Valentine’s Day Reality: How To Talk About Money With Your Partner

love and money

By Bill Liatsis, Cofounder of CreditIQ

Millions of people will get engaged on Valentine’s Day, but before you pop the question or say “I do,” there are some tough financial conversations you should have with your significant other. In fact, even if you aren’t taking the big plunge, as your relationships grows, you should start to think about these talks as well. But the good news is that technology makes it easier to budget, reduce your debt and monitor progress.

When is the right time to delve into your partner’s financial history? If you just put a ring on it, these conversations are mandatory. How you and your spouse spend money, credit issues and large debt will impact your marriage and future if not addressed. If you aren’t planning on walking down the aisle anytime soon, there’s a good chance you are still making major decisions together as a couple. For instance, maybe you are moving in together or perhaps you are starting to think about saving more in 2016. Co-signing a lease is a good opportunity to talk credit score.

How should you address you and your partner’s financial woes? First, you need to discuss your credit score, which will impact you and your partner’s ability to buy a home, a car and pay for your future kid’s college tuition. Second, identify the big debts with high-yield interests. It could be student loans or credit card debt you racked-up in college. Third, establish monthly budgets to reign-in spending and to begin saving. As a rule, try and pay down those high interest balances first, they’re the ones that get people in the most trouble.  For example, consolidate high interest credit card debt with a lower interest personal loan. This can save you thousands over the long haul in interest payments, and it will free up monthly income to pay down some other debts off faster.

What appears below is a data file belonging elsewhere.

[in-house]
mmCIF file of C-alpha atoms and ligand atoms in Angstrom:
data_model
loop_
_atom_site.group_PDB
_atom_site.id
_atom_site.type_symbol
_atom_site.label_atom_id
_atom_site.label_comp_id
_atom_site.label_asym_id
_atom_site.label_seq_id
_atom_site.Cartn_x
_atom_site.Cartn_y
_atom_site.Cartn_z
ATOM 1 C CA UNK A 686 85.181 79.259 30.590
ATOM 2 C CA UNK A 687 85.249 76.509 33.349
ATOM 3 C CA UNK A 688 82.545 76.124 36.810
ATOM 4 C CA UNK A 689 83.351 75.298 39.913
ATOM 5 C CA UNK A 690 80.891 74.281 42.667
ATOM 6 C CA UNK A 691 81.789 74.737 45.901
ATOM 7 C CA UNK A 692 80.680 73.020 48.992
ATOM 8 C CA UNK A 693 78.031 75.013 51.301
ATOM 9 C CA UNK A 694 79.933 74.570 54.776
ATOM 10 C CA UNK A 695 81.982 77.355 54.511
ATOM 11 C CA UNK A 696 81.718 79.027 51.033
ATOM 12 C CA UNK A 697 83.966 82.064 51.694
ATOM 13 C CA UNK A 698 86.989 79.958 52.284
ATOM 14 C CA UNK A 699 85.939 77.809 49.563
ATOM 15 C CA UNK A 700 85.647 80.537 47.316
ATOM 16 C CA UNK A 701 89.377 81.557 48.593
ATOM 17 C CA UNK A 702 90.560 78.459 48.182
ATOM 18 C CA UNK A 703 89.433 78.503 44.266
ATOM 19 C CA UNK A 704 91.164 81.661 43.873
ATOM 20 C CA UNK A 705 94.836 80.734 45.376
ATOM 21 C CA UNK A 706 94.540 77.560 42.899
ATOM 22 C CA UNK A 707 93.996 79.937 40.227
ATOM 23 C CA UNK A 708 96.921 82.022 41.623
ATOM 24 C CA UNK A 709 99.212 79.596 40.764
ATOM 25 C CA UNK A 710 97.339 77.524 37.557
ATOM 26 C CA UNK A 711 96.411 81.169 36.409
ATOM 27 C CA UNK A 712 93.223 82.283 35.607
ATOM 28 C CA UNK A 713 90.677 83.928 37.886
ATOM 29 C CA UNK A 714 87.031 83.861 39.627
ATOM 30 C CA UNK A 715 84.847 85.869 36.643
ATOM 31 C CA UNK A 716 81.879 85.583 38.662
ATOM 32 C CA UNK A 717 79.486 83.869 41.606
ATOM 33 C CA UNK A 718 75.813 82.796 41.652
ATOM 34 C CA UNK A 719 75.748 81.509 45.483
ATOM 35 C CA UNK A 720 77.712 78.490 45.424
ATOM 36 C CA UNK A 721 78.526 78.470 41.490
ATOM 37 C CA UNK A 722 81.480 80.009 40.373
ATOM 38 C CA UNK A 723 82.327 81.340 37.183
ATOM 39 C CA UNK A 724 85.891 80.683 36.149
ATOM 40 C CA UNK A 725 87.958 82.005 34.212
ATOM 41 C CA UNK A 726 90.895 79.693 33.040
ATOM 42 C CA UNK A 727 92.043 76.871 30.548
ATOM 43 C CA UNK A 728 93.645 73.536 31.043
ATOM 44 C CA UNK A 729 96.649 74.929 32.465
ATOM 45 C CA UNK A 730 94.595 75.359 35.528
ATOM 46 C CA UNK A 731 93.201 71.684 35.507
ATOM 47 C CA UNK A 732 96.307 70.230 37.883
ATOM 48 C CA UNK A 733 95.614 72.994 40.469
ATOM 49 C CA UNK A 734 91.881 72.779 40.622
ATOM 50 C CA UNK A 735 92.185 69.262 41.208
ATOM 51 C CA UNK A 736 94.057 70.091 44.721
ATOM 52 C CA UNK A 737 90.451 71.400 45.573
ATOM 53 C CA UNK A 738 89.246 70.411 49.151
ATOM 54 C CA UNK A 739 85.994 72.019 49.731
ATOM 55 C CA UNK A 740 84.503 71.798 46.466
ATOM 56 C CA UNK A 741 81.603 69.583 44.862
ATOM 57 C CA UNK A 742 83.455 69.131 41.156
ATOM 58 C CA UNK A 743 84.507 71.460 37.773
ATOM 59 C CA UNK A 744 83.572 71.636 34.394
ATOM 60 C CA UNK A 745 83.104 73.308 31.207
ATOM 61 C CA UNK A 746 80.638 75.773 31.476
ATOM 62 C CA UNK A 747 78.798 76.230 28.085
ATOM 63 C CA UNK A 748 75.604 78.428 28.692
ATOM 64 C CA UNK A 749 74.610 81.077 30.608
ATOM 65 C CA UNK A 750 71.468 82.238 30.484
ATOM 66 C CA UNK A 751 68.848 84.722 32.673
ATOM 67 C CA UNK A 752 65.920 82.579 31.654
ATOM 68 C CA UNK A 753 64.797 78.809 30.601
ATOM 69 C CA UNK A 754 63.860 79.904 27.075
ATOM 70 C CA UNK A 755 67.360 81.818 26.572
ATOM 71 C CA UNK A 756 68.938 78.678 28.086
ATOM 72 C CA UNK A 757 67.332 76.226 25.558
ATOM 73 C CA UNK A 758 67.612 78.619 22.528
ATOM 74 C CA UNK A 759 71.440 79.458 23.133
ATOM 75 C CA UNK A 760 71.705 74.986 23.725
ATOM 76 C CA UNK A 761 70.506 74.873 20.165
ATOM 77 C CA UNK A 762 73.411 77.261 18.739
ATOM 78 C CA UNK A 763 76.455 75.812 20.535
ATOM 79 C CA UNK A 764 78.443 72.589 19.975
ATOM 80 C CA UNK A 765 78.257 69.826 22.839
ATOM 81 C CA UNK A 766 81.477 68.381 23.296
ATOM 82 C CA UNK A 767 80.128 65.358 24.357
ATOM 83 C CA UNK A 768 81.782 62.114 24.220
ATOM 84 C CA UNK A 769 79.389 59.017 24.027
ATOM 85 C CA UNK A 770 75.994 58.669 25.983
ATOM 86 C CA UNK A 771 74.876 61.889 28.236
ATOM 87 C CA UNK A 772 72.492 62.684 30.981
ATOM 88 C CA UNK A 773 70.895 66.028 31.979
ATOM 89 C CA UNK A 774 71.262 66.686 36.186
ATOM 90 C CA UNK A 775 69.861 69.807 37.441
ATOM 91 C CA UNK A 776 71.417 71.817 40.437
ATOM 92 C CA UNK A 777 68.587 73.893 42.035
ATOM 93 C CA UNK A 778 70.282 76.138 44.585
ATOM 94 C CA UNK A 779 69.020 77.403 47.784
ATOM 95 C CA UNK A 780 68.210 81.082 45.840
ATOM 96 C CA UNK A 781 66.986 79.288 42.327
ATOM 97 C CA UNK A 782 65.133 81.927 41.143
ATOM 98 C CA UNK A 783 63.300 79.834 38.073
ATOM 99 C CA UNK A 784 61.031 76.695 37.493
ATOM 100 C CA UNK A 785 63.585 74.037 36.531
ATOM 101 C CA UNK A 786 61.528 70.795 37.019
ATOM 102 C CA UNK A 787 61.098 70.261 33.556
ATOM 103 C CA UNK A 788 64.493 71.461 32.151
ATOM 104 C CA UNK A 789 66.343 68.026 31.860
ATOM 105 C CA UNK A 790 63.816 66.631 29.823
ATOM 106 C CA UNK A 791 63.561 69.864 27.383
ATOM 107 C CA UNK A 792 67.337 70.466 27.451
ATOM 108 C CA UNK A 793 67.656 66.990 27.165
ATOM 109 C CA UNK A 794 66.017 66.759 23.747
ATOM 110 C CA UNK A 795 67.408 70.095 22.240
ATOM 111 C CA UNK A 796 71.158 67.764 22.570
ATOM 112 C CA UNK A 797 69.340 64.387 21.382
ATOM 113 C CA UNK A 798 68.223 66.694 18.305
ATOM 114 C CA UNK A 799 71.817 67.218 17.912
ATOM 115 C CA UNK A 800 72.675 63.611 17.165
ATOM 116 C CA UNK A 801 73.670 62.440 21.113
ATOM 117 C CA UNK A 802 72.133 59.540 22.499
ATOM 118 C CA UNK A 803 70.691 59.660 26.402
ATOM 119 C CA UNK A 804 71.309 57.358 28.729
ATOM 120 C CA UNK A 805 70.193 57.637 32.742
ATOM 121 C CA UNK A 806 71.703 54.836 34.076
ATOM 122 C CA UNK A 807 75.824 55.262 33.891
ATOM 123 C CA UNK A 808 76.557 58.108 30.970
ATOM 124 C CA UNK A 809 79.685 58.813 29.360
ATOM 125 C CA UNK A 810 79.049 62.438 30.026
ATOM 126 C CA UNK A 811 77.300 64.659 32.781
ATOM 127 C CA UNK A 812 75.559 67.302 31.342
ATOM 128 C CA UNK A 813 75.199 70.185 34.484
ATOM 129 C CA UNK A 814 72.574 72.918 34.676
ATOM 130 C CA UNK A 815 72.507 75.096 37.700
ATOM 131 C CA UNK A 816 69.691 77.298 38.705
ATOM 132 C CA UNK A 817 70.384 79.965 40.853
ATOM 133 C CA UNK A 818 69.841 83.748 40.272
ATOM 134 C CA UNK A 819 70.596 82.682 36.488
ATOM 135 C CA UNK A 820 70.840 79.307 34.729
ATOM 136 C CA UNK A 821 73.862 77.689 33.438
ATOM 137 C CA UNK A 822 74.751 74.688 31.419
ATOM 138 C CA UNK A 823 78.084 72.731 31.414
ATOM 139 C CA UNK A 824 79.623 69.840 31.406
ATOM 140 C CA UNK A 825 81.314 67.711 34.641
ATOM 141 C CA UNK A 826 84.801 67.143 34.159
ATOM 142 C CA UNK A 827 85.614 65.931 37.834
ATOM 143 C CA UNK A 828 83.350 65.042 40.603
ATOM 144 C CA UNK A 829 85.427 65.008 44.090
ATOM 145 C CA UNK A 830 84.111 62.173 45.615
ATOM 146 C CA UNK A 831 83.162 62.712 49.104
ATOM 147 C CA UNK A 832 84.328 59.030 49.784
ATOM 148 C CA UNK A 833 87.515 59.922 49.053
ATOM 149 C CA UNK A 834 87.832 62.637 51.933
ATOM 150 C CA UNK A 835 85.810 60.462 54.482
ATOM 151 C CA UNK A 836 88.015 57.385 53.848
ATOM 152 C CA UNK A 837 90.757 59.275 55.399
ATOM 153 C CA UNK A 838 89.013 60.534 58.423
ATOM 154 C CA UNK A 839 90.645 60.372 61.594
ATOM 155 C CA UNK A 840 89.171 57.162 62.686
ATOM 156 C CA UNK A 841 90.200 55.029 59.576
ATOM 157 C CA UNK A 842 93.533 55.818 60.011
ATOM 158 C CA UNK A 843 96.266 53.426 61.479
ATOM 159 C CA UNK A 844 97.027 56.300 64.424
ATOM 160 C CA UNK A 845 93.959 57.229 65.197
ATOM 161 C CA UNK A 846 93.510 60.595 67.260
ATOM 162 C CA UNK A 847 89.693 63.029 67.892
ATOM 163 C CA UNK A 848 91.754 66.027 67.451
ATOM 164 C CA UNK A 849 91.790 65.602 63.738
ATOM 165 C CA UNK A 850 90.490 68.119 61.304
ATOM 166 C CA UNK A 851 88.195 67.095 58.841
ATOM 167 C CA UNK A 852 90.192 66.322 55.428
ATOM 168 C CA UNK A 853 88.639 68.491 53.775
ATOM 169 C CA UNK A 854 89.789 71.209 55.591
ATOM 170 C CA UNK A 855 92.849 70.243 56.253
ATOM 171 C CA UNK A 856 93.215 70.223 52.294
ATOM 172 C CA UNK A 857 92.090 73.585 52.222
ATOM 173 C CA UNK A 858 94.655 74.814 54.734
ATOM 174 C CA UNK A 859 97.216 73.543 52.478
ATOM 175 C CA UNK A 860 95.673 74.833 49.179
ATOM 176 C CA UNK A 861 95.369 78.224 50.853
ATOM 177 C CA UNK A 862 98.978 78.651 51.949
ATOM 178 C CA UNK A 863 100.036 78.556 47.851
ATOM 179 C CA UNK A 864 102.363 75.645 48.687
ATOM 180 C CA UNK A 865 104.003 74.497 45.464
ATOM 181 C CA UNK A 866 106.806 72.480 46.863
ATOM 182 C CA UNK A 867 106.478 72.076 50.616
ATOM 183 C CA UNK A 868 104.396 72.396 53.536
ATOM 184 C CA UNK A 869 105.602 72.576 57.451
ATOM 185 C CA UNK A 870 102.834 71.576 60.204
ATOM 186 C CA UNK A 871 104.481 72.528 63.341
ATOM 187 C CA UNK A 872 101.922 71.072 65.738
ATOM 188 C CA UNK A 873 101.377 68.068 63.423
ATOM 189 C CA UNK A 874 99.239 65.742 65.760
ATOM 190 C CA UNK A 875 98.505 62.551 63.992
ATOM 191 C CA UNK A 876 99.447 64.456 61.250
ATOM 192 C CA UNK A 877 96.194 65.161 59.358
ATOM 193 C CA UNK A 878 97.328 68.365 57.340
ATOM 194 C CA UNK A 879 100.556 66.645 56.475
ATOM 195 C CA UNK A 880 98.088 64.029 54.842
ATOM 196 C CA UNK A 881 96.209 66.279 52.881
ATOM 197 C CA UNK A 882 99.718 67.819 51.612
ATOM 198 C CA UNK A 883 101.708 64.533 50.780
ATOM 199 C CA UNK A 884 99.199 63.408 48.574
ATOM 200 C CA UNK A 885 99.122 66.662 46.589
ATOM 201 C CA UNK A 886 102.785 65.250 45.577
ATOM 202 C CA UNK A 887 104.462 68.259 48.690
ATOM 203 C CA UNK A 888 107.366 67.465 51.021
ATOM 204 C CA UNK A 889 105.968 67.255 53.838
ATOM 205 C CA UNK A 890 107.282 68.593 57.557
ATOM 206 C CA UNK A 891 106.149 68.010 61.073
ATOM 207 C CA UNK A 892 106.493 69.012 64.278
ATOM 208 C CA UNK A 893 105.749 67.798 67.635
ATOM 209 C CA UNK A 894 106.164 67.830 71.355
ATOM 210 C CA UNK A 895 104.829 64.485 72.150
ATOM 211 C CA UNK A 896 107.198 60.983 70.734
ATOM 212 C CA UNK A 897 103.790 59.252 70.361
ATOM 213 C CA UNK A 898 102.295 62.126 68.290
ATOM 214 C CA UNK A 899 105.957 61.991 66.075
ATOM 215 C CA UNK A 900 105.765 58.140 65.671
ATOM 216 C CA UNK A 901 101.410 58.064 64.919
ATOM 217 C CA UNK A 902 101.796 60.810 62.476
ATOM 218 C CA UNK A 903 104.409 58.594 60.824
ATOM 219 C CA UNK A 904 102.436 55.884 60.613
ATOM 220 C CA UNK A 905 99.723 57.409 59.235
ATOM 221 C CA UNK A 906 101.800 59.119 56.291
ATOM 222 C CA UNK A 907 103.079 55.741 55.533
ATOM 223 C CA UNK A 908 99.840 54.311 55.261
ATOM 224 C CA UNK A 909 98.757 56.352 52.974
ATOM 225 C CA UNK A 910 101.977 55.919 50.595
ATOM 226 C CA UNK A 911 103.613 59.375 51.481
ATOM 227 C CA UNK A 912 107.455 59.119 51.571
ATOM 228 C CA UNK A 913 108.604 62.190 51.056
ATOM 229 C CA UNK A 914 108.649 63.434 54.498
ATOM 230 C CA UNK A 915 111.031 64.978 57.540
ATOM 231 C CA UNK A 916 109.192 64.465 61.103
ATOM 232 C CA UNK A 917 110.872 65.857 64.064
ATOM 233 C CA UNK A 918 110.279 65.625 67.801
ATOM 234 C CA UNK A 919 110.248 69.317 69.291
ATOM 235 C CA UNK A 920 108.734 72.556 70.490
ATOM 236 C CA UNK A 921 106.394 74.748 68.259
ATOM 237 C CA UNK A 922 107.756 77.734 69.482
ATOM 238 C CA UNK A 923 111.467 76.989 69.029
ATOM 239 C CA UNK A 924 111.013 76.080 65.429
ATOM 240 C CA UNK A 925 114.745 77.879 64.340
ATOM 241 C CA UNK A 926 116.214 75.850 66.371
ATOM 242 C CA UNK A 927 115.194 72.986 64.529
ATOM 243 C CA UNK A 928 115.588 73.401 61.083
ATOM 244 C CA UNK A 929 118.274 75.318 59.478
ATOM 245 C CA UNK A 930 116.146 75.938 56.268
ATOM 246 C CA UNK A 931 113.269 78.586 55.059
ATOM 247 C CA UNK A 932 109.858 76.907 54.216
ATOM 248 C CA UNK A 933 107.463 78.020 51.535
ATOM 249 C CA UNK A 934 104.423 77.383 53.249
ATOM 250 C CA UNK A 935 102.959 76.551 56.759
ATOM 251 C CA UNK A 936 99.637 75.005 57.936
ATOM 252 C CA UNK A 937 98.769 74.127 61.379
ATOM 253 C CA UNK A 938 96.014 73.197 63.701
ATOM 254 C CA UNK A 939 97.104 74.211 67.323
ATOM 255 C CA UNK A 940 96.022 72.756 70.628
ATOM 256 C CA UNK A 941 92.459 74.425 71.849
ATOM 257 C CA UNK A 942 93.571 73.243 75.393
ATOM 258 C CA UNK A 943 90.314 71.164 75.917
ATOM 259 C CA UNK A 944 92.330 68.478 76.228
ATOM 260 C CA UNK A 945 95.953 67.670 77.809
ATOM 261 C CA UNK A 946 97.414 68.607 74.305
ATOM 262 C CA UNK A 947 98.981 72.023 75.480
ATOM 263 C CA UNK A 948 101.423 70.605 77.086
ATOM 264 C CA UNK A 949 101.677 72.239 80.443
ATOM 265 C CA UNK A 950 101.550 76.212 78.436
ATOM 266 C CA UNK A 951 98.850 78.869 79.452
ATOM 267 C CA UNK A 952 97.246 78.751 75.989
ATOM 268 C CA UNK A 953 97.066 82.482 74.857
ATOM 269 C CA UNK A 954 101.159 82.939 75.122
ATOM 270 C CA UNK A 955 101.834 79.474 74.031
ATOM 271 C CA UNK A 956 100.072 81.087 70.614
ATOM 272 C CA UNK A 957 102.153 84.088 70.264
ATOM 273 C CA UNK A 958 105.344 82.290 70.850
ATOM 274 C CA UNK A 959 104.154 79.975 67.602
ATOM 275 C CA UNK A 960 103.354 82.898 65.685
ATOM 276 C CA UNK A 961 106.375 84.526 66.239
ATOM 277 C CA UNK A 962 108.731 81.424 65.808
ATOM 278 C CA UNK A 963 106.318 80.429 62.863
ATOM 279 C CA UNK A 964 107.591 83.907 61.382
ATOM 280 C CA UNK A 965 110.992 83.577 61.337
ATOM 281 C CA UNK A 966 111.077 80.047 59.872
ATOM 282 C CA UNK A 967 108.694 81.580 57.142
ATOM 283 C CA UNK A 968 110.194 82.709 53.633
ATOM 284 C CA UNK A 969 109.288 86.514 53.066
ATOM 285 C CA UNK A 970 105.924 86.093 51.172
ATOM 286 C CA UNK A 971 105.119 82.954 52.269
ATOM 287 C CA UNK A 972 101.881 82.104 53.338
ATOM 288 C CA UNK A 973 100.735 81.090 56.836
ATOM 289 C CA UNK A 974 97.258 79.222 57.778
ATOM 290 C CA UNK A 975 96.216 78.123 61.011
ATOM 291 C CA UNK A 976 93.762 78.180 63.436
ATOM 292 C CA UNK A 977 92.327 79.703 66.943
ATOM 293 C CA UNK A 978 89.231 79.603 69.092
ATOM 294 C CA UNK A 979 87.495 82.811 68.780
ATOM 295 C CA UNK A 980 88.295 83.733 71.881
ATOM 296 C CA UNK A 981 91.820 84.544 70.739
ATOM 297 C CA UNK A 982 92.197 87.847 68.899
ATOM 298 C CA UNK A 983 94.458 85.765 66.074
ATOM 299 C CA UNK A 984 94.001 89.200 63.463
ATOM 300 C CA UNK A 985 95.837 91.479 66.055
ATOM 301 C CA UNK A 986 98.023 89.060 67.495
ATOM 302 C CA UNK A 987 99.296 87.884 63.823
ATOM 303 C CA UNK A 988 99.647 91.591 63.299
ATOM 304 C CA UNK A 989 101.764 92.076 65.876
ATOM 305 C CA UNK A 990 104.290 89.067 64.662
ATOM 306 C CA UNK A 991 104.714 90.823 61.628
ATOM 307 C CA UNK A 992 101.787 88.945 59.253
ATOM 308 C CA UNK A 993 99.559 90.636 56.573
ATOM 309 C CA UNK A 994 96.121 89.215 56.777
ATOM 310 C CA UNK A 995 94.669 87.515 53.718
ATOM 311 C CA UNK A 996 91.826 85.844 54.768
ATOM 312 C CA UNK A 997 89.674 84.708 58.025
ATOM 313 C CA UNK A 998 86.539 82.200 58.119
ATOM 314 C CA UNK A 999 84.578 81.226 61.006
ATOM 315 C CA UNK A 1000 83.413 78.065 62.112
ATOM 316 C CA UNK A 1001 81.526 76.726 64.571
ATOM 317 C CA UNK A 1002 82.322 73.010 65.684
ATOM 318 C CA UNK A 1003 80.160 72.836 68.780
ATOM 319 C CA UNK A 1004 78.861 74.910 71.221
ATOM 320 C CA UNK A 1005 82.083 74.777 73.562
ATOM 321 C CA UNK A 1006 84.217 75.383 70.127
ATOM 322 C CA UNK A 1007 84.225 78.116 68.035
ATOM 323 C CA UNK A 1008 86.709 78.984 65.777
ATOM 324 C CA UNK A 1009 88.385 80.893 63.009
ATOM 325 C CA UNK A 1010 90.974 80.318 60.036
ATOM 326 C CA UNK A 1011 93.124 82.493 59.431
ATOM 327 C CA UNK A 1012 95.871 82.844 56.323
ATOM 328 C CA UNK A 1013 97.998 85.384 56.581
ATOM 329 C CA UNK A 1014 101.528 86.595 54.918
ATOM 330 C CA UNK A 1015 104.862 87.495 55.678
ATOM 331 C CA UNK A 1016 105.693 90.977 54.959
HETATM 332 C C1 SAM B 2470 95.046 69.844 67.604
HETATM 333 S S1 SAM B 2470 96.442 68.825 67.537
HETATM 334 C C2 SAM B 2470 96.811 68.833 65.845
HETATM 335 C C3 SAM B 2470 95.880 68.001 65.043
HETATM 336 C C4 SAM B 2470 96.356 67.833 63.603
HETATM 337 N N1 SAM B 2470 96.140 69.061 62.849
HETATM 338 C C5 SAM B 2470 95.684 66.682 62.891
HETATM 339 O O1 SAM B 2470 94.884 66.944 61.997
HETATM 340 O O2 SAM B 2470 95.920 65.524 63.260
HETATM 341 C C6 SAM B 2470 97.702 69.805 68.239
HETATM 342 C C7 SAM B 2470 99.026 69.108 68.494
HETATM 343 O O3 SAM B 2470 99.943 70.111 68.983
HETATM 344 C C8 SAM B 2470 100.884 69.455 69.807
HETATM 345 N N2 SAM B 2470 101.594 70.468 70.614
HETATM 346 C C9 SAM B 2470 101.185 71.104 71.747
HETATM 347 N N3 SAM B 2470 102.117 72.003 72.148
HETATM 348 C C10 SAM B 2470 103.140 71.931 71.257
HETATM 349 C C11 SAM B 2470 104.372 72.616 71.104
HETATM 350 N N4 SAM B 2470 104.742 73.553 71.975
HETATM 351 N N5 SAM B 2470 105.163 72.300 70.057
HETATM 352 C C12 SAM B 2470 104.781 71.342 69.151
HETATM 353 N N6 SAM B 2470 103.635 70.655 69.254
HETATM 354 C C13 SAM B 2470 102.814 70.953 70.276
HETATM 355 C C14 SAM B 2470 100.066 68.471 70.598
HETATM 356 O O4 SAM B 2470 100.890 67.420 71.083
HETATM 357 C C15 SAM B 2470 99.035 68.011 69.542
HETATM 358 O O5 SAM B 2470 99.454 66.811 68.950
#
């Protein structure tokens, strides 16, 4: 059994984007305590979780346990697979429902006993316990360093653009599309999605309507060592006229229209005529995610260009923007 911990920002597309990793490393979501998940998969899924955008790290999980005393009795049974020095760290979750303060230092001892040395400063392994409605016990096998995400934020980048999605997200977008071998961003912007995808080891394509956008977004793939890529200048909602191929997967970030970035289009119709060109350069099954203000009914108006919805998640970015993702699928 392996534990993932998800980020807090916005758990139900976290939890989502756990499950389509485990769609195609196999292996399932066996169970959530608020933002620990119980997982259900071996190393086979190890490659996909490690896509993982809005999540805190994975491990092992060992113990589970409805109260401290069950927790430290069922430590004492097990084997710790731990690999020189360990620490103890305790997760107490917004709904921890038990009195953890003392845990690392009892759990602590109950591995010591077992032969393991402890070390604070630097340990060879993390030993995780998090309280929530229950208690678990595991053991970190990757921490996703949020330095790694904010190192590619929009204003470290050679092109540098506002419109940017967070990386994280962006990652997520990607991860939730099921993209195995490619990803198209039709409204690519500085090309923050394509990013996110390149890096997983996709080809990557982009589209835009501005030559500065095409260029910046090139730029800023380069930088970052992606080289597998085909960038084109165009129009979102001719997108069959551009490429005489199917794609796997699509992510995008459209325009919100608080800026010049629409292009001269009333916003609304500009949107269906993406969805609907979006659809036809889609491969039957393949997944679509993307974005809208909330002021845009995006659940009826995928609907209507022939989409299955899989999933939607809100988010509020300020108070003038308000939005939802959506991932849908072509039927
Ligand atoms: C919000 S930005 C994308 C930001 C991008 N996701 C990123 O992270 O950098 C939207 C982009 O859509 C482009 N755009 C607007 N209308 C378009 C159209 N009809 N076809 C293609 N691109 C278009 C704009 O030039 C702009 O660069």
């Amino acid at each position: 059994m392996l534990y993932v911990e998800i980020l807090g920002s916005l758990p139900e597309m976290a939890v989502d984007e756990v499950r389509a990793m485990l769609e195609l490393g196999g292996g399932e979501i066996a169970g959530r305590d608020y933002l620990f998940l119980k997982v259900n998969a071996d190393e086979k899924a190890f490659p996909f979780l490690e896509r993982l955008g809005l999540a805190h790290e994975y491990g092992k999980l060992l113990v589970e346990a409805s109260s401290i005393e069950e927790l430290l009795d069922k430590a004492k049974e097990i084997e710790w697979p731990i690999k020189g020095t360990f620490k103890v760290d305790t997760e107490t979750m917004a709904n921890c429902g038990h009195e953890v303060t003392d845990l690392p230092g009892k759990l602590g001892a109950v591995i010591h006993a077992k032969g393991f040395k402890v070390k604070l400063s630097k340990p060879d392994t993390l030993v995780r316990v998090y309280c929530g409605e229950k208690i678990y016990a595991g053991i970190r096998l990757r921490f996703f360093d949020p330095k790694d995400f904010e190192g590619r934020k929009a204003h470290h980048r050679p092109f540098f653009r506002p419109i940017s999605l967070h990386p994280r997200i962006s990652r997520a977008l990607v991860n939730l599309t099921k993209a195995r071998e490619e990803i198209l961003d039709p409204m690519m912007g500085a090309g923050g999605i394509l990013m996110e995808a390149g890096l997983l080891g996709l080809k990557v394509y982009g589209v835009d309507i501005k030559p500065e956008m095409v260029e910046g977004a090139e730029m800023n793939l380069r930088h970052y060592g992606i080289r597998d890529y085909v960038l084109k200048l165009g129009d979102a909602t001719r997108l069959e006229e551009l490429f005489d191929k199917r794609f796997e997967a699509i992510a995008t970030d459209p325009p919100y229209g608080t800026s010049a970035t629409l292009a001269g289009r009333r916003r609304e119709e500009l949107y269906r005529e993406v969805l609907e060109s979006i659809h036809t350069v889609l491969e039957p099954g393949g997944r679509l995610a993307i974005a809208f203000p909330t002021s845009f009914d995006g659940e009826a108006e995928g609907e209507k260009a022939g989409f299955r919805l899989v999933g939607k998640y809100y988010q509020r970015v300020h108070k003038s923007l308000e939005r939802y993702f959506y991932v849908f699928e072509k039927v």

How do you fix your money problems? Technology right in the palm of your hand allows you to fix you and your partner’s financial problems, sometimes in minutes. First, you can get a free credit check at You should check this bi-monthly as you make progress with your debts. Second, platforms like let you manage and monitor your spending. I suggest reviewing your spending on a monthly basis, but don’t get caught-up in day-to-day obsessing.  Finally, there are a range of online options to reduce your debts by tens of thousands of dollars. You no longer have to go into a major, national bank – which probably wouldn’t give you a loan anyways. There are apps like that give you instant refinance options from dozens of lenders in seconds. And unlike other platforms that require 6-digit salaries and impeccable credit scores, apps like work with enough lenders that there’s a company out there looking to give you a better interest rate on your home, car, student and personal loans no matter your credit situation.

Knowing that financial issues is one of the biggest strains on couples, it’s important to have these conversations sooner rather than later. The ongoing revolution in financial services offers couples a myriad of resources as they forge their way into a financial future together.  Embrace all of the information at your disposal and have fun planning your future together.  The path to financial success has never been paved with more resources than it is today, and it’s all just a click away.

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